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EFF Says iOS 11’s Wi-Fi and Bluetooth Toggles in Control Center Are Misleading and Compromise Security

Apple recently confirmed that Wi-Fi and Bluetooth are not fully disabled when toggled off in Control Center on iOS 11, and the change has generated some fresh criticism from a prominent non-profit digital rights group.


For background, when Wi-Fi and Bluetooth are toggled off, an iPhone or iPad on iOS 11 merely disconnects from a Wi-Fi network and Bluetooth accessories. The actual Wi-Fi and Bluetooth radios in the device remain activated.

Moreover, Wi-Fi and Bluetooth automatically reenable at 5:00 a.m. local time each day, or if the device is restarted.

iOS 11 works this way so that Wi-Fi and Bluetooth continue to be available for AirDrop, AirPlay, Apple Pencil, Apple Watch, Location Services, and Continuity features like Handoff and Instant Hotspot.


As a result of the change, the Electronic Frontier Foundation believes that iOS 11 compromises users' security. In a critical article, the EFF said the toggles are "misleading" and "bad for user security."
When a phone is designed to behave in a way other than what the UI suggests, it results in both security and privacy problems. A user has no visual or textual clues to understand the device's behavior, which can result in a loss of trust in operating system designers to faithfully communicate what’s going on. Since users rely on the operating system as the bedrock for most security and privacy decisions, no matter what app or connected device they may be using, this trust is fundamental.
The EFF said the "loophole in connectivity" can potentially leave users open to new attacks, and it linked to a white paper that unveils apparent zero day vulnerabilities and security flaws in modern Bluetooth stacks.

The article added that, at a bare minimum, Apple should keep the Control Center toggles off until the user flips them back on, rather than overriding the user's choice at 5:00 a.m. local time the next morning.

Overall, the EFF's arguments are generally the same as those shared by iOS 11 users who are unhappy with the change. The toggles still behave the same in the iOS 11.1 beta, however, so there's no indication Apple will reverse course.

iOS 11 users can still completely disable Wi-Fi and Bluetooth for all networks and devices by toggling them off in the Settings app. A device can also be placed in Airplane Mode with Wi-Fi and Bluetooth disabled.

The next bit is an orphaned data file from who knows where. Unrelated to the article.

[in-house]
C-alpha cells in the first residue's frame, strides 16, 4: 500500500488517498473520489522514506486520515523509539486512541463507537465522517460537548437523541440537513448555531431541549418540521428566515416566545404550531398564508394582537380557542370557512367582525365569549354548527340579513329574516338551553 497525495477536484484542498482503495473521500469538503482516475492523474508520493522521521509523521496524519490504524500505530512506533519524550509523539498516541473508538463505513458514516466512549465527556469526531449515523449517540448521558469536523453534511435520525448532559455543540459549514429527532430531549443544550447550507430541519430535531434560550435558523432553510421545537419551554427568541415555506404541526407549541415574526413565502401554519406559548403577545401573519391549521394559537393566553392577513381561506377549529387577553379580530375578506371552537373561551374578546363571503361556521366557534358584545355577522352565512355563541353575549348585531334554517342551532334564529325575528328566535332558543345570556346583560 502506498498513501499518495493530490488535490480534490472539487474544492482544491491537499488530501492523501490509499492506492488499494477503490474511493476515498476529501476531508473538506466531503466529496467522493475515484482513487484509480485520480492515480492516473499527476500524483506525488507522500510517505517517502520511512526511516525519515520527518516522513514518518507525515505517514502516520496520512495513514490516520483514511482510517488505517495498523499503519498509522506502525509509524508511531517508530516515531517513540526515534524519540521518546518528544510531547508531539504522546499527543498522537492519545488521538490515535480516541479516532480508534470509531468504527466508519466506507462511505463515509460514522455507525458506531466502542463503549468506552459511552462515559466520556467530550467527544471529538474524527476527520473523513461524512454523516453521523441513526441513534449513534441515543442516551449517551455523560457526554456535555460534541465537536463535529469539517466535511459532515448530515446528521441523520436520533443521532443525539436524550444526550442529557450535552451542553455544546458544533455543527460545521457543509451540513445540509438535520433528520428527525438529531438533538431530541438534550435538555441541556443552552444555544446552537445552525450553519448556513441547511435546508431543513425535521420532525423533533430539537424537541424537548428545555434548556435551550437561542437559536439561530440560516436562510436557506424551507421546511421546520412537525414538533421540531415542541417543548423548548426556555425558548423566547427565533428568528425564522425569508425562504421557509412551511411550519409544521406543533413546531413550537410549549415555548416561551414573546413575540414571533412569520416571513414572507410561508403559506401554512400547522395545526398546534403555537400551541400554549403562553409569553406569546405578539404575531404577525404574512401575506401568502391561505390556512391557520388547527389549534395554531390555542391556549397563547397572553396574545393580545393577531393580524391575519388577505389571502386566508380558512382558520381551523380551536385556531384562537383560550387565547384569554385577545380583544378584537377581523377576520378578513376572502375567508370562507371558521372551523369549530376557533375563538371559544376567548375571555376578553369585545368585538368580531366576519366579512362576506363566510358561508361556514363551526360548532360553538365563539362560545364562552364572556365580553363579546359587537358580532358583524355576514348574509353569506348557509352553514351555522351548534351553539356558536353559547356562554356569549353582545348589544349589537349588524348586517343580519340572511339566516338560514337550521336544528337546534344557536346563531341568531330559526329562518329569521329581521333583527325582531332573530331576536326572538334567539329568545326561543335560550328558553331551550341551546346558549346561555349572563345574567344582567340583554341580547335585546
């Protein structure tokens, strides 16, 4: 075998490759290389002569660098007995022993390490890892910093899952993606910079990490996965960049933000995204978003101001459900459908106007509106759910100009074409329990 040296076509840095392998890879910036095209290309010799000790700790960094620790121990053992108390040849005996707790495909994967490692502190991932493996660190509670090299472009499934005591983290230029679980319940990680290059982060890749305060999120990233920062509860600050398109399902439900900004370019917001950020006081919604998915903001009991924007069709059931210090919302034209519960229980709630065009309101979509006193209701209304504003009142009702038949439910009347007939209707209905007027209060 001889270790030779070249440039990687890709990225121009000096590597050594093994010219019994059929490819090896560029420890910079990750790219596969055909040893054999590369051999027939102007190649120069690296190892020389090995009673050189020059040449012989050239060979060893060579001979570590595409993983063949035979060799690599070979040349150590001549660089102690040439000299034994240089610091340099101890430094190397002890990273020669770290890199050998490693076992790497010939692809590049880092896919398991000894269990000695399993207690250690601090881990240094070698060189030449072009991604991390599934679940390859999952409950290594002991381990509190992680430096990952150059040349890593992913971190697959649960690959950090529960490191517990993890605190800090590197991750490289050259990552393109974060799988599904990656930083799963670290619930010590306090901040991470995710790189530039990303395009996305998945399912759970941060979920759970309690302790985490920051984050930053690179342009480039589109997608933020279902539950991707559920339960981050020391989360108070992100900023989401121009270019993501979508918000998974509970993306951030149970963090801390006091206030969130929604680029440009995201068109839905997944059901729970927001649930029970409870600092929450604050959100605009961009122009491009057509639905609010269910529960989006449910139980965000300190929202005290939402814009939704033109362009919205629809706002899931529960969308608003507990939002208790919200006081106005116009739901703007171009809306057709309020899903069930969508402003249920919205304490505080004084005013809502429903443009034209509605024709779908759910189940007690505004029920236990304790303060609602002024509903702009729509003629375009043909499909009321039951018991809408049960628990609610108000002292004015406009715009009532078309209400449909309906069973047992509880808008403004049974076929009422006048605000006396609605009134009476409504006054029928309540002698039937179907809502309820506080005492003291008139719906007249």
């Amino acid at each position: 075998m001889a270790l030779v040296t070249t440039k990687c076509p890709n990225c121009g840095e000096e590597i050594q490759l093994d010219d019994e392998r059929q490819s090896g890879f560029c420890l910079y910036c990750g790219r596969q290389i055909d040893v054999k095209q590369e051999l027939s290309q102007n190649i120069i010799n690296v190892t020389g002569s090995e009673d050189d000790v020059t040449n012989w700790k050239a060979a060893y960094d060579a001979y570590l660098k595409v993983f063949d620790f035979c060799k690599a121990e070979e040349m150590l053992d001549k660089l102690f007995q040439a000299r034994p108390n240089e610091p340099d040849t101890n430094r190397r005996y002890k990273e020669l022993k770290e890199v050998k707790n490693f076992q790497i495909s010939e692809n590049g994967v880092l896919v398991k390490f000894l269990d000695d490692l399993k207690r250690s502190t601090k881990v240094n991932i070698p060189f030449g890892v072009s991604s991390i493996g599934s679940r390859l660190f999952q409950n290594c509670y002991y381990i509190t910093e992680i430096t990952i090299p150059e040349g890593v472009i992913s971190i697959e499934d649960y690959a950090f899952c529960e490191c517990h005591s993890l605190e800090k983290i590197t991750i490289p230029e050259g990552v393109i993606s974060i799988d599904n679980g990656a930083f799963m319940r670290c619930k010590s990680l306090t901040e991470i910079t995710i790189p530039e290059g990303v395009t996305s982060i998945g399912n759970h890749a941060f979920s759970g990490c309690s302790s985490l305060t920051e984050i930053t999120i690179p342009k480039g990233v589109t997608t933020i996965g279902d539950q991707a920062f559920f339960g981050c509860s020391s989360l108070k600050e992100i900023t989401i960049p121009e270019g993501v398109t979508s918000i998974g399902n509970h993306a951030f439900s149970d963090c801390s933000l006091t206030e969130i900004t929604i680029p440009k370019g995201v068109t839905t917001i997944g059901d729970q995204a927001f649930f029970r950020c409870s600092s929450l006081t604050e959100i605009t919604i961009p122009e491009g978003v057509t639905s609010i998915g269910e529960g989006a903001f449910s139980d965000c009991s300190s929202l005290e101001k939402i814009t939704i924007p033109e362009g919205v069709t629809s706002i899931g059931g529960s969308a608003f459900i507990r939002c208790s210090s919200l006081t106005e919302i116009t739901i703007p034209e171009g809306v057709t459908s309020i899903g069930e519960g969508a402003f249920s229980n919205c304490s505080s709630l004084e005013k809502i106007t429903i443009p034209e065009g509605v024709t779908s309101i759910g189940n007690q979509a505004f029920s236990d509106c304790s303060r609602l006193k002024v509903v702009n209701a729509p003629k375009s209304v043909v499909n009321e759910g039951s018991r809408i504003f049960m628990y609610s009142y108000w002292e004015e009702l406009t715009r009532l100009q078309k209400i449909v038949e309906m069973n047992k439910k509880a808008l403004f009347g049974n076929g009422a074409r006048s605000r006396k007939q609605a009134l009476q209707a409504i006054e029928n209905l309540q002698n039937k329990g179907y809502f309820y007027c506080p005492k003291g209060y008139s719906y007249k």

In a support document, Apple said users should try to keep Wi-Fi and Bluetooth turned on for the best experience on an iOS device.


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Bluetooth and Wi-Fi Aren’t Fully Disabled When Toggled Off in Control Center on iOS 11

Apple has confirmed that Bluetooth and Wi-Fi are not fully disabled when toggled off in Control Center on iOS 11.


Even when toggled off in Control Center on an iPhone, iPad, or iPod touch running iOS 11 and later, a new support document says Bluetooth and Wi-Fi will continue to be available for AirDrop, AirPlay, Apple Pencil, Apple Watch, Location Services, and Continuity features like Handoff and Instant Hotspot.

Toggling off Bluetooth or Wi-Fi in Control Center only disconnects accessories now, rather than disabling connectivity entirely.

If Bluetooth is turned off, the iOS device can't be connected to any Bluetooth accessories until one of these conditions is met:

  • You turn on Bluetooth in Control Center.
  • You connect to a Bluetooth accessory in Settings > Bluetooth.
  • It's 5 a.m. local time.
  • You restart your device.

    While Wi-Fi is disabled, auto-join for any nearby Wi-Fi networks will also be disabled until one of these conditions is met:

  • You turn on Wi-Fi in Control Center.
  • You connect to a Wi-Fi network in Settings > Wi-Fi.
  • You walk or drive to a new location.
  • It's 5 a.m. local time.
  • You restart your device.

    Apple made this change in the iOS 11 beta, and it gained more attention after the software was publicly released yesterday.

    iOS 11 users can still completely disable Wi-Fi and Bluetooth for all networks and devices by toggling them off in the Settings app.

    Apple says users should try to keep Wi-Fi and Bluetooth turned on for the best experience on an iOS device.

    (Thanks, FlunkedFlank!)

    Related Roundup: iOS 11
    Tags: Control Center, Bluetooth